The Effect of Australia’s Fires

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I remembered from my first time in Australia that some of the best views of Sydney were from the window of a plane, but I was in no shape to do that Thursday evening. And not just because I’d spent the majority of said flight suffering the worst effects of a slow-release spell of food poisoning.

No,  Australia was covered in a thick blanket of clouds as the China Airlines flight descended, through a veil of black smoke before burrowing into one of the proverbial quilt pockets. Although the Sydney cityscape looked less than apocalyptic when it finally came into view, my mind felt as unsettled during the long and slow taxi to the gate as my stomach had at 35,000 feet.

A piano Muzak version of Neil Young’s “After the Gold Rush had served as the soundtrack to one of my many onboard toilet breaks. It was difficult not to think too much about the lyrics as my train made its way toward the city.

The Kangaroos and the Koalas

The good news, waking up Friday after eight hours of unbroken sleep, was that I felt about as a recovered as someone in my situation could. The bad news is that it was pouring; a horizontal wind was blowing the rain directly onto my body as I rushed to meet my longtime friend and his ostensibly new boyfriend at a chic Asian bistro just 500 meters from my hotel.

Matted and mad, I ranted and raved as I sat down to introduce myself. “I mean I’m happy for the relief the kangaroos and the koalas must be experiencing,” I thought out-loud, making clear that I did not hold my own potential for comfort and creative production above the improvement of conditions that had killed a billion animals. But two things can be true at the same time: My trip has gotten off to an impossibly shitty start.

Mercifully, my lunch partners were so attached at the hip that they seemed together to form a closed circuit of happiness, impervious even to my neurotic whinging. By the time we all began tearing into the surprisingly true-to-recipe Beef Rendang we’d selected as a common entrée, the couple seemed to have forgotten my lamentations entirely, so lost in one another that my bad mood was as invisible as the sun above the clouds ruining all the best views of Sydney.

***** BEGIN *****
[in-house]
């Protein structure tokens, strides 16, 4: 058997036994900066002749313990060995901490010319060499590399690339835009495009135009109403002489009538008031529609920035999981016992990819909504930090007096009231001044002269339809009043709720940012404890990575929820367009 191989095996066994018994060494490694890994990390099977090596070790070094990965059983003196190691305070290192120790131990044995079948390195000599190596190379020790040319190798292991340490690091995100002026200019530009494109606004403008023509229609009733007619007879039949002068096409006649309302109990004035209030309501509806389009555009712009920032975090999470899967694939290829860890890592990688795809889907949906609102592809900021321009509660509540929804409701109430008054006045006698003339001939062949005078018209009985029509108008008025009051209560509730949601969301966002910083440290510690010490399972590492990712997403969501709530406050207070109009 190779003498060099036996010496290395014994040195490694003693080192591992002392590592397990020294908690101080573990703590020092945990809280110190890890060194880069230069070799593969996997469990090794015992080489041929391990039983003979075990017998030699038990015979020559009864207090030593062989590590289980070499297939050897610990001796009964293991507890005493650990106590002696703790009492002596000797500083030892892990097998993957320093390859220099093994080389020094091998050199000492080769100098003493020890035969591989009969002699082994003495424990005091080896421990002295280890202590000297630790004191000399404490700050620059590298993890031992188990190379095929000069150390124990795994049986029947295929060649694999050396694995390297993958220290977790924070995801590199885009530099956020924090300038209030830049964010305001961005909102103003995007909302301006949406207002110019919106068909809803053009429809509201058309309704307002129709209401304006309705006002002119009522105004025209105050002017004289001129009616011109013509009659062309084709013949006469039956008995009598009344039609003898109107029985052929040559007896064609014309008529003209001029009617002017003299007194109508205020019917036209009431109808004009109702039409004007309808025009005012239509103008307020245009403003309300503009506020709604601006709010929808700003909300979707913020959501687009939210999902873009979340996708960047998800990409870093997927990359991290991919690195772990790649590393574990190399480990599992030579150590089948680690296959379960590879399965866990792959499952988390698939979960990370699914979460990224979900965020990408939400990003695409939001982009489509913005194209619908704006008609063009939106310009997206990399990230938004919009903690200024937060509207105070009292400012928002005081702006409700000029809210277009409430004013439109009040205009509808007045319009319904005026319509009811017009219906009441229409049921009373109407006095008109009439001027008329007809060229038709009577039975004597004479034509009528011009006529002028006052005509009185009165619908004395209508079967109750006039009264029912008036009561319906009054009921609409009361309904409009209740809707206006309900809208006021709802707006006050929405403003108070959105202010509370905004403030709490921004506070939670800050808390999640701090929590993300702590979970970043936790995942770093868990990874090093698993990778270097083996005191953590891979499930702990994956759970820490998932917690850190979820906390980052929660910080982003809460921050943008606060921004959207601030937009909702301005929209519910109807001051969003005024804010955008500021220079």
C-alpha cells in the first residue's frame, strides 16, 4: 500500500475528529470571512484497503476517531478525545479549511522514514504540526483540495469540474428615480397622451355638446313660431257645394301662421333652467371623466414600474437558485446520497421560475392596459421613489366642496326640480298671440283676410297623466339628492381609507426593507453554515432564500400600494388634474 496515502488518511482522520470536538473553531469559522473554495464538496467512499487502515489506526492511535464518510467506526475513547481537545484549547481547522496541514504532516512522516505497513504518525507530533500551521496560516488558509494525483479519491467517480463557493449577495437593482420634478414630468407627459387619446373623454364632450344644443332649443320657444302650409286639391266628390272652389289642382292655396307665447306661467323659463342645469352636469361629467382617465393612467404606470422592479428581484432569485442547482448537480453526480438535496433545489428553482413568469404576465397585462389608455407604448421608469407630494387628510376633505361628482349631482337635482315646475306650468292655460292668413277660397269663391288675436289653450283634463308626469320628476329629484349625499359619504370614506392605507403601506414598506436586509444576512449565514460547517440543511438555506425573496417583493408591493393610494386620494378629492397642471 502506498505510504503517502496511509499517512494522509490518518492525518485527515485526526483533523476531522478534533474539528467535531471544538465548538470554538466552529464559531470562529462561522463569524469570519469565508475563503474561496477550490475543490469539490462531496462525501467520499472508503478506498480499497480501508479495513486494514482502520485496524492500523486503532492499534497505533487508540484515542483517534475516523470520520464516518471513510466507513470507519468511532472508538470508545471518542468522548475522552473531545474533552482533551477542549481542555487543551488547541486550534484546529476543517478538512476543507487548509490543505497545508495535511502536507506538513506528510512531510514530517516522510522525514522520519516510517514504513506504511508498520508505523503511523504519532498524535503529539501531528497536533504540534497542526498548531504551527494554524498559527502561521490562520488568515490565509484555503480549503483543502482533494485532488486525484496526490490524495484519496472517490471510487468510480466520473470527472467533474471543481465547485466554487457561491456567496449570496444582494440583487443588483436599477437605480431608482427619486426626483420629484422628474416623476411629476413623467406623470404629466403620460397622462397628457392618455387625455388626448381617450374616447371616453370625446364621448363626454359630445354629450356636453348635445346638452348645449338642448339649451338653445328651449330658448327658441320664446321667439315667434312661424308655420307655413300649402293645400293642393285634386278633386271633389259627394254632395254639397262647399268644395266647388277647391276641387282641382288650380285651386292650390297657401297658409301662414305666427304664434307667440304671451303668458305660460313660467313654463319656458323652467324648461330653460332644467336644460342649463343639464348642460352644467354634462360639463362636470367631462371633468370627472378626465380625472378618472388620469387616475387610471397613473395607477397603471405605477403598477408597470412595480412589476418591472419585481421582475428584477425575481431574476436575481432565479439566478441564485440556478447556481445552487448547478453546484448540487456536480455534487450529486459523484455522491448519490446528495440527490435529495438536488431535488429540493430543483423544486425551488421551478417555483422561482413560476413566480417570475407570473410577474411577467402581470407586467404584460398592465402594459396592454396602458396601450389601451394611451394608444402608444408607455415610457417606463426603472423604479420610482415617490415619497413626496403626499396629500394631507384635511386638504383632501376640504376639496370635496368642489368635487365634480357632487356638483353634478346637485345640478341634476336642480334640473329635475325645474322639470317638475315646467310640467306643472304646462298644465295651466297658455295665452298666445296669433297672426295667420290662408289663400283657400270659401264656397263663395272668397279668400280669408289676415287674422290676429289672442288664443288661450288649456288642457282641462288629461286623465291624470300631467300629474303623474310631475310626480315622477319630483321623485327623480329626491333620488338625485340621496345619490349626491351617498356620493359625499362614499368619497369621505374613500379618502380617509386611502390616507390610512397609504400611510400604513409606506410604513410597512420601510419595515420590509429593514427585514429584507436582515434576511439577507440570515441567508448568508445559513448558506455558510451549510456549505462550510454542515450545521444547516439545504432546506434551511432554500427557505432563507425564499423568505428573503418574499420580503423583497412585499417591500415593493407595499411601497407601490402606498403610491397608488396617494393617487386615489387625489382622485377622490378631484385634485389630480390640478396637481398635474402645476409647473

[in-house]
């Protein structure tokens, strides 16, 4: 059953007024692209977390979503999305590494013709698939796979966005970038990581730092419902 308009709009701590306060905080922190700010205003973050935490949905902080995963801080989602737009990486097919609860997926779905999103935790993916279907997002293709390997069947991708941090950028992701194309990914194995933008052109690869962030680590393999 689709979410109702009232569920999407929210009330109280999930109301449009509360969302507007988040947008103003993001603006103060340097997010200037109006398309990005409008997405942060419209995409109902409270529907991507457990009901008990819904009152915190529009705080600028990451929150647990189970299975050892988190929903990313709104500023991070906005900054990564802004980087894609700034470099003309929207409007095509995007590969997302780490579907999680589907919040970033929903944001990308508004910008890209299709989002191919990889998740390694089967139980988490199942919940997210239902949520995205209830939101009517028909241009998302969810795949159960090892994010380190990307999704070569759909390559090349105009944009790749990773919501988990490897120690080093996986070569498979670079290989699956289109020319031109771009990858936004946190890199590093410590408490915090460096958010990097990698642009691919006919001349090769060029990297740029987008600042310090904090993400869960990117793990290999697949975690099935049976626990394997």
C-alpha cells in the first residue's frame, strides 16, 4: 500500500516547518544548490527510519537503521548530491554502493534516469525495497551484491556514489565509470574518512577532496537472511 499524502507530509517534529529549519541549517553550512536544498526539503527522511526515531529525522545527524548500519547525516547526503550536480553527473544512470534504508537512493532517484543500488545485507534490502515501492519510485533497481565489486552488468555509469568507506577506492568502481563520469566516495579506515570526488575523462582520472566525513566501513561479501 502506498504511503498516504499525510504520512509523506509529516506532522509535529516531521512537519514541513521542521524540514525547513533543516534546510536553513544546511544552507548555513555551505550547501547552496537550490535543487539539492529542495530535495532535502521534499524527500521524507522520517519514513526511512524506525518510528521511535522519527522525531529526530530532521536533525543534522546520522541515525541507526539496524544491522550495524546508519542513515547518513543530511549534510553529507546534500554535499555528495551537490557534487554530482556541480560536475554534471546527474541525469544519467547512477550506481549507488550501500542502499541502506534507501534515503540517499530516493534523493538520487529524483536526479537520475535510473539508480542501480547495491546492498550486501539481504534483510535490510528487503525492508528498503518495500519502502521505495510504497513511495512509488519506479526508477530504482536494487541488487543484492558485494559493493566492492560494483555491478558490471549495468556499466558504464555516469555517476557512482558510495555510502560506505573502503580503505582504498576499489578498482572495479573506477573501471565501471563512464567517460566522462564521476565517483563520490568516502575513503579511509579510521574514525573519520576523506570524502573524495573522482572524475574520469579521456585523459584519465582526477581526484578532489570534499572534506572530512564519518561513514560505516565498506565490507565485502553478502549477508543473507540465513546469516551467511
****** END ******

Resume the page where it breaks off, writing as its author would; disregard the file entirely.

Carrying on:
I, too, moved past my self-pity, albeit after half a dozen cocktails of various strength and satisfaction during the pub crawl we did through eclectic Newtown. The rain had mostly stopped by the time I arrived at Town Hall and began walking back to my hotel, the station’s namesake landmark resplendent lit up amid the black sky.

Wooly Skies Overhead

The sky was still black when I woke at 5 and jogged to the tip of Mrs. Macquarie’s Chair, from which Sydney still looked impressive in spite of the Opera House being unlit. It was still dry, too.

Having jotted down that I should return to that particular peninsula in the evening to get what was clearly one of the best views of Sydney, I powered back to the hotel, where I quickly showered and changed before making the slog toward Bondi. Actually, that’s an unfair word to use: The journey from Sydney’s CBD and its most famous beach was far shorter than I’d remembered it being back in 2012, when I’d crashed with an acquaintance from my first South America trip who lived there.

Expectedly, the Bondi to Bronte Coastal Walk was not at its most beautiful under the wooly skies overhead, though I did greatly enjoy the Shakshuka to which I treated myself after competing a short circuit along the trail. Not long after returning to Sydney-proper, I met my friend and his future husband first for a Malaysian lunch in Chinatown and then for an aperol spritz along Darling Harbour, which had been totally re-developed since the last time I was there—it actually lived up to its name now, more or less.